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Cape Town - Lumen, the company axed by the City of Cape Town for “non-performance” on the R234 million IT contract for MyCiTi, has been provisionally liquidated – and says it is holding the municipality “primarily responsible”.
Judge Lee Bozalek ruled in the Western Cape High Court last week that Lumen Technologies be placed under provisional liquidation, and to show cause by July 8 why the order should not be made final.
The application was lodged by Questek, one of the subcontractors on the MyCiTi project.
Judge Bozalek noted in his judgment that although Questek had obtained substantial awards and cost orders against Lumen for unpaid fees, it had recovered only R2m to date.
In a previous arbitration judgment, Judge Nathan Erasmus ordered Lumen to pay Questek more than R7.7m, excluding costs.
“Notwithstanding this fact those financial records of Lumen which have come to Questek’s attention reveal that very substantial sums of money have been expended by Lumen on legal fees and consultant fees to Lumen’s directors’ family members.”
It was also noted that Lumen was a close corporation that was formed specifically for the contract with the city, and that it had no significant assets of its own.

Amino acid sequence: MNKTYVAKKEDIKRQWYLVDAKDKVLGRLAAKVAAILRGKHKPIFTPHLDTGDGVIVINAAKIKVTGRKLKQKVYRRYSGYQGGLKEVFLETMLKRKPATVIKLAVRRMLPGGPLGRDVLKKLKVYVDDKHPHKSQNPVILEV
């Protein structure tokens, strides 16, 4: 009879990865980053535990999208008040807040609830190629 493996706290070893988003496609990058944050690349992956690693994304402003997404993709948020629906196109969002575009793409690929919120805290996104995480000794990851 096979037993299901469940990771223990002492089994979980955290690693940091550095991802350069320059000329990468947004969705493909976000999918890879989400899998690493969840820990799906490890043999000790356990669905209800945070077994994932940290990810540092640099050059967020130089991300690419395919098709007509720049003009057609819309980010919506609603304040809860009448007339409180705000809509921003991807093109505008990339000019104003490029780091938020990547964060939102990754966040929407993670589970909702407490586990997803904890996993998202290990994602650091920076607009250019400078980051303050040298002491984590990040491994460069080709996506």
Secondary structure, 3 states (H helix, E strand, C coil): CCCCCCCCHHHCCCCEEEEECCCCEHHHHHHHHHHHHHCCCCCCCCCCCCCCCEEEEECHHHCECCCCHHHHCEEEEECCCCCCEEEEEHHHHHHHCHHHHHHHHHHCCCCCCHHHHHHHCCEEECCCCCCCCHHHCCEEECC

Brett Herron, mayoral committee member of Transport for Cape Town, said: “The decision to cancel was taken reluctantly and after they failed to respond to the final notice to correct and instead asked for another extension. I have also previously indicated that Lumen’s performance guarantee lapsed and they were unable to renew it or replace it.”
But Lumen hit back, saying the contract was dropped because Lumen had “whistle-blown” about subcontractors inflating prices.
The company submitted a 15-page complaint to the Speaker about alleged misconduct by Melissa Whitehead, commissioner of the city’s Transport for Cape Town.
These allegations were dismissed twice by the city council and there was no further investigation.
Lumen also threatened to sue the city for damages in excess of R50 million resulting from the termination of the contract.
But Lumen’s Sedicka Chilwan said “Lumen Technologies has come to the end of the road”, when asked about the provisional liquidation order.
“I hold the City of Cape Town primarily responsible. From April 2012 until February 2014, Lumen ran the MyCiTi bus controls and scheduling efficiently and the commuting public were well served. Let that be Lumen’s epitaph.”
She said the city favoured the foreign companies involved in the project, and tried to replace it with another firm “in secret and without any tender at all”.
Herron said the city had to cancel Lumen’s contract to reduce the risk to the city and the MyCiTi project.